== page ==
A week after honeymoon bride's murder, what can be the 'explosive revelation'?

South African police arrest third man - and hint that the crime was more than just a carjack

Shrien and Anni Dewani should be three weeks into married life. Instead, tragically, Shrien is coming to terms with life as a widower, one week after his wife was shot dead while they were honeymooning in South Africa.

Police in the Western Cape yesterday arrested a third suspect in connection with the murder, which occurred after the Dewanis' taxi was carjacked late last Saturday night in Gugulethu, a township on the outskirts of Cape Town. The latest arrest came after local media reports this weekend promised "an explosive revelation", saying police sources believe there is more to the case than a random hijacking.

The case, which has stunned not only the Dewanis' family but the entire Rainbow Nation, poses numerous questions for South Africa's stretched police force. Not the least of these concerns is the nature of the assault; and what the newlyweds were doing driving late at night through some of the country's most notorious settlements, when most honeymooners would have been enjoying the luxuries of their exclusive hotel on Cape Town's waterfront. In Gugulethu alone, 700 people have been murdered since 2005.

Then there is the perilous financial position of Mr Dewani's family firm. PSP Healthcare, the care home chain he set up with his father and brother in 2005, is £6.25m in debt and has yet to file its returns for this year.

It took the police barely 48 hours to arrest the first suspect, Xolile Mngeni, a 26-year-old from Khayelitsha, a neighbouring township where Anni Dewani's body was found. A fingerprint found on the bonnet of the Volkswagen Sharan that the couple hired, with a driver, to take them around the city allegedly ties him to the crime scene. On Thursday, a second suspect was detained. Police also revealed they had found a watch, a bangle and two mobile phones, thought to belong to the couple and linked to the two suspects.

Much remains unexplained: South Africa's national police chief, General Bheki Cele, told a press conference last week that there was "a crack in the case and more arrests will follow". But while police claimed Anni Dewani, 28, had not been raped, raising uncertainty about the attackers' motives, a local witness said the state of her body suggested otherwise. A student from Khayelitsha said: "When the policeman opened the door, I saw blood. Her panties were pulled below her knees and her dress pushed up to her stomach. She was exposed and her face was turned towards the door. The policemen quickly closed the door and pushed us away."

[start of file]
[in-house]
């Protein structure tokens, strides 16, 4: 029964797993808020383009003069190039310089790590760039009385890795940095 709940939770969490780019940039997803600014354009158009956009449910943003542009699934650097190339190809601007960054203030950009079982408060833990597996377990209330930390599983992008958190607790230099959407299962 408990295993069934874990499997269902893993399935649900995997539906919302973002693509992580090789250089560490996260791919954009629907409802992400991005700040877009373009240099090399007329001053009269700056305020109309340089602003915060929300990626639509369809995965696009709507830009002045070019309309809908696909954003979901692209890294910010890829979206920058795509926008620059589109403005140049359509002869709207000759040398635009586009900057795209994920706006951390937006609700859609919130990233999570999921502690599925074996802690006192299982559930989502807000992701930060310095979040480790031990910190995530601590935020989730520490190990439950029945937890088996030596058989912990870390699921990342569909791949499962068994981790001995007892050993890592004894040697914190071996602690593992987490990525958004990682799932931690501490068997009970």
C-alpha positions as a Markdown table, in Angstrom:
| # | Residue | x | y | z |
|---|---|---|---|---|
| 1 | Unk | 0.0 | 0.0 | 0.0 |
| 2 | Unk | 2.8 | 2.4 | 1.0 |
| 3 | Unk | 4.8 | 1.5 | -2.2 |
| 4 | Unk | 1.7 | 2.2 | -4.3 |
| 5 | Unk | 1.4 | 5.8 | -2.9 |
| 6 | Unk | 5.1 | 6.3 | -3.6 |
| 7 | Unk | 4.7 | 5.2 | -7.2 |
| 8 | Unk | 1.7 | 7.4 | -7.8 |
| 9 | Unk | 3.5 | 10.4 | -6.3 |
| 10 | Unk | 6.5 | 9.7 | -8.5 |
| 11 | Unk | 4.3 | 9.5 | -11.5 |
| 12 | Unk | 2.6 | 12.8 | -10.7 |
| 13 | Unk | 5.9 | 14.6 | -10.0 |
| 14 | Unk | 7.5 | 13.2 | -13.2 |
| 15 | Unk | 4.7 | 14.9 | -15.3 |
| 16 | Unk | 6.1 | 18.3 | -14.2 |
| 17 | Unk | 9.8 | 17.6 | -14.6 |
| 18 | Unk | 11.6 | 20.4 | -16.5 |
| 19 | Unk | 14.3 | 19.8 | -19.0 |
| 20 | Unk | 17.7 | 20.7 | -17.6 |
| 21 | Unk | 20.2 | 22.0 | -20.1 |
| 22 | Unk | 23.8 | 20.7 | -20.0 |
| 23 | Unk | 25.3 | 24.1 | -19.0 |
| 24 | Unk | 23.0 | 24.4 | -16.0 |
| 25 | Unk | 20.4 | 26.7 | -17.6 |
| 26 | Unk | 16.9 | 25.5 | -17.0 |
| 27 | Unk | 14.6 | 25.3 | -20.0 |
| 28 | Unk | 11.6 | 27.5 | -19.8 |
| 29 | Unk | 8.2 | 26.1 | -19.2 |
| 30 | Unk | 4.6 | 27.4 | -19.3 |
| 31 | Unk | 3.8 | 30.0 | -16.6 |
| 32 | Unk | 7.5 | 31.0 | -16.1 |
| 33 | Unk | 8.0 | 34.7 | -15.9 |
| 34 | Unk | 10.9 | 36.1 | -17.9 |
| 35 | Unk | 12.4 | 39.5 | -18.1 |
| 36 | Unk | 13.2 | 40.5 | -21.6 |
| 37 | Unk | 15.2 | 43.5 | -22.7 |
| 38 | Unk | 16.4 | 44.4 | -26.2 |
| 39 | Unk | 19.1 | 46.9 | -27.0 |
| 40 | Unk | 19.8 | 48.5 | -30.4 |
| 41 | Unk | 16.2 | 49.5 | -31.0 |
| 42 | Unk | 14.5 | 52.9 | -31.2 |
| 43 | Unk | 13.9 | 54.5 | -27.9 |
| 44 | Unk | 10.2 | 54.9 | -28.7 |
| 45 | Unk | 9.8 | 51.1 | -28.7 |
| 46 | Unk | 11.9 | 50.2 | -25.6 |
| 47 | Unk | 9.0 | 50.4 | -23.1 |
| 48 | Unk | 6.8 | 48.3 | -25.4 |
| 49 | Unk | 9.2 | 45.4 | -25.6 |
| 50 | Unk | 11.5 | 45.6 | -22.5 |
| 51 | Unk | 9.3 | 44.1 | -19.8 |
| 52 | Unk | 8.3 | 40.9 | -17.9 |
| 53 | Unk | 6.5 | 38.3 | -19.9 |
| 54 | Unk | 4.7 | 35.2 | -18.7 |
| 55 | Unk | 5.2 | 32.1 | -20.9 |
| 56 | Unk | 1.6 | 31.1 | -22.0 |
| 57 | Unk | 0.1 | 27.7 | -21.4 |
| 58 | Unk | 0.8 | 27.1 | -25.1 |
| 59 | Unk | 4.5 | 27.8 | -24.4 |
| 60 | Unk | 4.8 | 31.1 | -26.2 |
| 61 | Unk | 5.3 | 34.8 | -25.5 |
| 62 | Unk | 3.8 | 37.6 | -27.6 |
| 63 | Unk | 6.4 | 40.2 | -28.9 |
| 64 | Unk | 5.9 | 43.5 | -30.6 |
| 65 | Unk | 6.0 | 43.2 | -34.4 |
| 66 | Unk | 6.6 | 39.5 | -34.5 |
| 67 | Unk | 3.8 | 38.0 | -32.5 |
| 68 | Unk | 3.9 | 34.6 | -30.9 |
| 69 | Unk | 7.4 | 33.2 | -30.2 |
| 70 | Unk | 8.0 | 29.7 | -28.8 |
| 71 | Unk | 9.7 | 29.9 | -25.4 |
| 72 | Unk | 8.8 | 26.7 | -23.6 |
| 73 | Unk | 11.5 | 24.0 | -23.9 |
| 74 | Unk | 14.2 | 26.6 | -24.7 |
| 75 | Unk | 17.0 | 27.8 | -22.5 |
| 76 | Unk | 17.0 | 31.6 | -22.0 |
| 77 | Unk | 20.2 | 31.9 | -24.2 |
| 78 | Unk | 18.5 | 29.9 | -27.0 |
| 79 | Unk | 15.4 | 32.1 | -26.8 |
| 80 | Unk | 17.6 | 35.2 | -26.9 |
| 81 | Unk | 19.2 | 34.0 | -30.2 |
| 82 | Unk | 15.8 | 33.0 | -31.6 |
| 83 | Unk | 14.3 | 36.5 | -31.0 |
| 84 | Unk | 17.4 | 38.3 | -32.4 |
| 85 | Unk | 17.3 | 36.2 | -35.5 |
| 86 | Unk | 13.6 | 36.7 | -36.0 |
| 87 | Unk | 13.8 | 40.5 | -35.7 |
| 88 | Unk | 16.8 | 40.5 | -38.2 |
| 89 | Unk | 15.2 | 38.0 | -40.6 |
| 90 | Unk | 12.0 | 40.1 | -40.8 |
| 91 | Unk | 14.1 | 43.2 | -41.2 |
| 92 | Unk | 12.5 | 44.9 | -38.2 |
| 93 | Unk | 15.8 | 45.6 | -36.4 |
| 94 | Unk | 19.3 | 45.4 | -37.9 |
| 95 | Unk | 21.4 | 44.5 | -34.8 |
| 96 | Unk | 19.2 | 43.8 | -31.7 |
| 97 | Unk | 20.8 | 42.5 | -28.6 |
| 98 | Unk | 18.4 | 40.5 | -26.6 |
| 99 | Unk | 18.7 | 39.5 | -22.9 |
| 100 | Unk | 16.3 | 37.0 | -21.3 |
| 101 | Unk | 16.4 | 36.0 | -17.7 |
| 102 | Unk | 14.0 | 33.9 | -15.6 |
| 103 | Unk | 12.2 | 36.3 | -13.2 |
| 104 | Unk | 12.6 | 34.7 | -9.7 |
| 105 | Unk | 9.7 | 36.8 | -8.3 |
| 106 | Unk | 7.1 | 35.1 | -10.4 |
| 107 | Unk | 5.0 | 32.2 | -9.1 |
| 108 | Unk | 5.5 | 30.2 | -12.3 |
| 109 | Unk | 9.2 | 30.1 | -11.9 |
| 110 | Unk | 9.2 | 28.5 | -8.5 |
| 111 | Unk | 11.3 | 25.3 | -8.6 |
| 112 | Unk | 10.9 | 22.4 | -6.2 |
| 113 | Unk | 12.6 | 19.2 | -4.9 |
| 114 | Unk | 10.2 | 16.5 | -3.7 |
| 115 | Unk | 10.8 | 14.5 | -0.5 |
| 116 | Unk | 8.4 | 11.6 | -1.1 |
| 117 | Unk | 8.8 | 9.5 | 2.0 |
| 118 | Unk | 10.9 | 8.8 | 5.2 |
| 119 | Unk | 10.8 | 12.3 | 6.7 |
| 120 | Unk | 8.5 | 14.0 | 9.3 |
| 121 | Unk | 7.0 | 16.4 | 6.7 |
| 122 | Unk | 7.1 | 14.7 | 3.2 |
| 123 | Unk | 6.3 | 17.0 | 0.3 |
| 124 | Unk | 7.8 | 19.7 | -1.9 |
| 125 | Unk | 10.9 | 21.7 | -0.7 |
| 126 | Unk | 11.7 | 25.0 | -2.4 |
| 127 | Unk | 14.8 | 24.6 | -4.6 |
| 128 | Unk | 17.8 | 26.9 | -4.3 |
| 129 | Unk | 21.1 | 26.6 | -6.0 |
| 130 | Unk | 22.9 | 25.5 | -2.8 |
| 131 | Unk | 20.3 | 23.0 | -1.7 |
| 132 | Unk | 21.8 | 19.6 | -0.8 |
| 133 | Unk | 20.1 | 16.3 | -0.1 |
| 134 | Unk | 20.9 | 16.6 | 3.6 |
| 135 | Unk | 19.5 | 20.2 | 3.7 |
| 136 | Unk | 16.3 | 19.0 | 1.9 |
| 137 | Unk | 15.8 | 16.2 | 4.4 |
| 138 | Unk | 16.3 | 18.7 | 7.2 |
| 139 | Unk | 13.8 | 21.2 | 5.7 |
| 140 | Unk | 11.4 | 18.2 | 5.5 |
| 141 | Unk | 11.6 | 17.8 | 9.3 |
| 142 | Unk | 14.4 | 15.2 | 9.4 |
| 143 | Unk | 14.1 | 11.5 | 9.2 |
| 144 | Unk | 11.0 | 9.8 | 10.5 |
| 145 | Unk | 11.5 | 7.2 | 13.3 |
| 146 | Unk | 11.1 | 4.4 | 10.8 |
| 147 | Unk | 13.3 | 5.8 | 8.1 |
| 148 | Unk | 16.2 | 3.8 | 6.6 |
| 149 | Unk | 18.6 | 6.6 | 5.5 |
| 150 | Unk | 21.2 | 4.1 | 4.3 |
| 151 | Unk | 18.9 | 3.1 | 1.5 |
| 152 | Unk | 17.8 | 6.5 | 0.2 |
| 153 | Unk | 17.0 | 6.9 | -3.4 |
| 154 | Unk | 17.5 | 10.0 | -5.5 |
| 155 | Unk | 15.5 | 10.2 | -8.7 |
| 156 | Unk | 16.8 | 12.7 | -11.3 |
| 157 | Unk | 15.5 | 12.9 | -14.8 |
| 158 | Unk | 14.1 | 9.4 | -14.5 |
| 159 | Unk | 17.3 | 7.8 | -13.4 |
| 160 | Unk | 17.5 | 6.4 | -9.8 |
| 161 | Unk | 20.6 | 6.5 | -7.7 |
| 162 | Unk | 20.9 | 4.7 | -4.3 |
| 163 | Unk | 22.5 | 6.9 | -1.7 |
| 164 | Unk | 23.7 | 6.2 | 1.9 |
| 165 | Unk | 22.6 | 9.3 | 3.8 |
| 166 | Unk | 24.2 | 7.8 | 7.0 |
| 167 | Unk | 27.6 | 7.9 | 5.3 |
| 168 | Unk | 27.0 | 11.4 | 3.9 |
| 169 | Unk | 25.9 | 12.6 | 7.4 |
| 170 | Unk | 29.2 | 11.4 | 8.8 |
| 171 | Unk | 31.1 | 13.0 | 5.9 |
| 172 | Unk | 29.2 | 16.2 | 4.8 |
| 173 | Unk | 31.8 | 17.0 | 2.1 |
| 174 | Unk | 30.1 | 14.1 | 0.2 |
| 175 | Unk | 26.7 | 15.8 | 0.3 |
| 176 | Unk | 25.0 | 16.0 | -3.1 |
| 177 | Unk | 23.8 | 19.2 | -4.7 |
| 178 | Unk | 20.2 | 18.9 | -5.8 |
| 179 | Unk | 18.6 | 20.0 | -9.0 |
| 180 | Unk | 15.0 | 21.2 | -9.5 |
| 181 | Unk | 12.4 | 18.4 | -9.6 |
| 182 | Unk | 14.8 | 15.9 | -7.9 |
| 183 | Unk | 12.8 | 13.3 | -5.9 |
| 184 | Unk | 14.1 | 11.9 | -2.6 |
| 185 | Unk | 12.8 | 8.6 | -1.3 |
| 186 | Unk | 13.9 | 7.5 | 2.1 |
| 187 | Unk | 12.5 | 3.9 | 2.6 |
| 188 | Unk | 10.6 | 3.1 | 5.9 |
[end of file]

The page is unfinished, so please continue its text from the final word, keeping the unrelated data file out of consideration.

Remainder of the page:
Captain Frederick van Wyk, the police spokesman, yesterday said the latest suspect, a 31-year-old man from Cape Town, would appear in court tomorrow on charges of hijacking and murder. He said detectives had also seized a firearm "which could be linked to the crime", adding: "Several leads are currently being followed in a bid to solve the case." But he refused to comment on specifics, telling the IoS: "I cannot elaborate on anything else. All the other stuff will come up in court."

Mr Dewani, 30, who last week returned to Britain with his wife's body and was thus unavailable to identify any suspects, said the couple had ventured to Gugulethu in search of the "real Africa". They were heading for Mzoli's Place, a local braai, or barbecue restaurant, tipped as one of the Cape's most popular hang-outs with celebrities and international visitors alike, according to a local tour firm, which takes intrepid holidaymakers around Gugulethu – in daylight hours. Jamie Oliver was snapped last year sitting outside Mzoli's, for the cover of his own magazine.

The pair, however, had just eaten, at a restaurant in the town of Somerset West. And Mzoli's, which regularly attracts hundreds of customers during the day, is widely known to shut by 6pm. Yet the Dewanis' driver still drove them there, where the taxi was hijacked by two men. The driver, who was not one of the Cape Grace hotel's known chauffeurs and who police said last week was not a suspect, was left behind, and the car sped off. Mr Dewani later said their attackers had claimed they would not be hurt, telling them, "We just want the car." But after 20 minutes, he was pushed out of the moving car, never to see his wife again. The car, along with Anni Dewani's body, was found abandoned only hours later, early on Sunday morning, in Khayelitsha.

South Africans fear the affair will have undone all the good press their country won during the football World Cup. Already, tour operators are reporting a drop in bookings, as potential visitors focus on the country's sky-high murder rate. Around 46 people, on average, are killed every day in the country, although a mere fraction of cases get the sort of round-the-clock police attention given to the late Mrs Dewani. Although there are no suggestions that Mr Dewani was involved, locals are desperate to believe there was more to the assault.

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